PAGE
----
Wistron India plant riot causes almost NT$1.7 billion in losses

12/14/2020 04:27 PM
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Update: Losses from riot in India plant lower than reported: Wistron

New Delhi, Dec. 14 (CNA) A riot late last week at a plant in India run by Taiwan-based contract electronics chipmaker Wistron Corp., resulted in estimated losses of 4.37 billion Indian rupees or almost NT$1.7 billion (US$60.28 million), according to Indian media reports.

The Times of India reported on Monday that the preliminary estimate of losses included thousands of iPhones stolen during the riot.

Wistron will suspend operations at the factory in Karnataka State, southern India, a production site for iPhones, for two weeks, a source familiar with the incident told CNA.

Because the incident occurred before the peak Christmas season, Wistron's losses could be larger than the preliminary estimate, the source said.

On Saturday, a protest by about 2,000 workers at Wistron's Narasapura factory, turned violent after the night shift, apparently over pay cuts, with furniture and factory assembly units destroyed. Attempts were even made to set fire to vehicles, according to Indian media reports.

The Times of India reported on Sunday that the employees were angry because they were not being paid the wages agreed on when they were recruited.

"While an engineering graduate was promised Rs 21,000 per month, his/her salary had reduced to Rs 16,000 and, subsequently, to Rs 12,000 in the recent months. Non-engineering graduates' monthly salary had reduced to Rs 8,000. The salary amount being credited to our accounts have been reducing and it was frustrating to see this," the Times of India quoted an employee as alleging. 

Wistron's representative later confirmed that some office furniture at the factory was damaged but the equipment on the main assembly lines and the warehouses remains intact.

Indian police have made about 130 arrests in relation to the incident, the sources said.

In a statement, Wistron on Sunday claimed the riot at the plant in Narasapura was caused by unidentified outside instigators who broke into the factory and sabotaged the facility, adding that the company will work with authorities and police in India to investigate the incident.

"We are deeply shocked by the events at our Narasapura facility. We abide by the law and are supporting the authorities with their investigation," Wistron said.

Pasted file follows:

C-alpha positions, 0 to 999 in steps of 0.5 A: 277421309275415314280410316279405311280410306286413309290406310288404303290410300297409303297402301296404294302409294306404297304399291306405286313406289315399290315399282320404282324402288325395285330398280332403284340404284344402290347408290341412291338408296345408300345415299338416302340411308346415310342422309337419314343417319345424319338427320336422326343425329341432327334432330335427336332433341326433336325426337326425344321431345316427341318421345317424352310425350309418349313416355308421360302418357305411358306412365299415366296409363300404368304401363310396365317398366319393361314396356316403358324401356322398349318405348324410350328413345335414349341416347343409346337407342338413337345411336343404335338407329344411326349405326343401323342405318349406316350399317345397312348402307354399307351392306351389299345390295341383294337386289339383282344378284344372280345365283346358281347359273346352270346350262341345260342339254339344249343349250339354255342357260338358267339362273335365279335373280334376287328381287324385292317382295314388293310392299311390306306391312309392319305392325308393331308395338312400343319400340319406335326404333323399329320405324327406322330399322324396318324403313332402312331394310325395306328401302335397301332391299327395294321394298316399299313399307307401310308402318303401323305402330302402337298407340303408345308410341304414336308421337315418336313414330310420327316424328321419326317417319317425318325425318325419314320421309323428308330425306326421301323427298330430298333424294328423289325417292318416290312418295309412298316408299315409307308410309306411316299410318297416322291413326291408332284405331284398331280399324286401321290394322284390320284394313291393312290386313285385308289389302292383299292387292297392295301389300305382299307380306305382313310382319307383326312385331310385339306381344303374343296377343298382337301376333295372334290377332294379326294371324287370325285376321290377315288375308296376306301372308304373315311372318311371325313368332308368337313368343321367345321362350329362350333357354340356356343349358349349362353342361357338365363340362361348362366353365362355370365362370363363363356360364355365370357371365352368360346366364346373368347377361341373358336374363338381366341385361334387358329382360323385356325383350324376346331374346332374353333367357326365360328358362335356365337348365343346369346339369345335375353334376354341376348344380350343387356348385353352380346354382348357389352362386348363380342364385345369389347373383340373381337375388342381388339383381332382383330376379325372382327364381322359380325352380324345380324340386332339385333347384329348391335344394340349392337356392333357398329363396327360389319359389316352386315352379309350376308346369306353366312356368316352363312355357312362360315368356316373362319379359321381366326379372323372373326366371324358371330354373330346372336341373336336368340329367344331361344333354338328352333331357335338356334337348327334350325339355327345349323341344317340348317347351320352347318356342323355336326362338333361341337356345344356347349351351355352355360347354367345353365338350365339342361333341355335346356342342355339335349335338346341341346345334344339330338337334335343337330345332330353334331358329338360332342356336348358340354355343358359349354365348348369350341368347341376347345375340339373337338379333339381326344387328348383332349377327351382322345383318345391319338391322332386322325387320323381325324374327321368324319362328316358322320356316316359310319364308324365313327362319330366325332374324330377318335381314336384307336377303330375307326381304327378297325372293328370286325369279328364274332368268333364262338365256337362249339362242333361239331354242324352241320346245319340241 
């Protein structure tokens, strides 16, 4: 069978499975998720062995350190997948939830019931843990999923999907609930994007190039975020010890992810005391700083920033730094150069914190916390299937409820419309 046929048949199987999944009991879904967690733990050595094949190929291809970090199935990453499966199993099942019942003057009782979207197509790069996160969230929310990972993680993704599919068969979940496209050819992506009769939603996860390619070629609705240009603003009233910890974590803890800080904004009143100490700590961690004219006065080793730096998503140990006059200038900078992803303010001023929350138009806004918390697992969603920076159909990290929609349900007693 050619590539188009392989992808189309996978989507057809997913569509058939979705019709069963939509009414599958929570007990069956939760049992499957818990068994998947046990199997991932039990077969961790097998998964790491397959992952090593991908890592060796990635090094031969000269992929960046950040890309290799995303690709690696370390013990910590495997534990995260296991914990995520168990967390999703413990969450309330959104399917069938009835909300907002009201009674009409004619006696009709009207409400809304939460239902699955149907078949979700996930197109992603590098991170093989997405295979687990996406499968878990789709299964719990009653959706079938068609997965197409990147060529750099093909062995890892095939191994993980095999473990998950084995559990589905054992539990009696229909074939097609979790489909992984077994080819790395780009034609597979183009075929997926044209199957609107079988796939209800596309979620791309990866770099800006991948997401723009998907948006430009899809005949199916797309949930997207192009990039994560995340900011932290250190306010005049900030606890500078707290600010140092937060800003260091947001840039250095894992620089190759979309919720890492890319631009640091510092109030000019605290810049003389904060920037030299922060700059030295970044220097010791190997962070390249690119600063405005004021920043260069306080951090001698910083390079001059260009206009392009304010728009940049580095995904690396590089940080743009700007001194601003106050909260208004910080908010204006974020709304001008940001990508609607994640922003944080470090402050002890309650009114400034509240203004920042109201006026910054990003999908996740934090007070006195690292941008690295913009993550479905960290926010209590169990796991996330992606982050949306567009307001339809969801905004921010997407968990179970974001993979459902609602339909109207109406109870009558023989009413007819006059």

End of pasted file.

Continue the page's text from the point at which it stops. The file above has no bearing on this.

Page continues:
"The safety and well being of our team members is always our top priority. We will collaborate with related parties to provide any help needed by the employees," Wistron added.

The company will do everything it can to restore production at the Narasapura site as soon as possible to protect the benefits and rights of its employees, the statement said.

Shivaram Hebbar, head of Karnataka's labor ministry, told Indian news media on Sunday that the disputes about labor contracts between Wistron and its workers in India has dragged on for more than three months.

According to Taiwan media outlets, Wistron's production lines in India have long been dedicated to assembling more affordable iPhones with the iPhone SE accounting for the majority of production, and starting in the second half of this year they have rolled out the smaller iPhone 12 models.

Market analysts said Wistron is able to assign production capacity to other factories in India and Kunshan, China, to make up the shortfall caused by the violence at the Narasapura factory so the impact on the Taiwanese company should be limited.

Ben Wang (王永平), head of the Taiwan office in Chennai, told CNA on Sunday that he had discussed the matter with Karnataka's Chief Minister B.S. Yeddyurappa and Minister for Large and Medium Scale Industries Jagadish Shettar.

The top state authorities promised that the safety of Taiwanese businesses will be ensured and the investigation into the riots expedited, Wang said.

However, analysts said the market should remain alert over the possibility that Apple could decide to investigate possible violations of its Supplier Code of Conductor by Wistron.

(By Charles Kang, Jiang Ming-yan, Evelyn Kao and Frances Huang)

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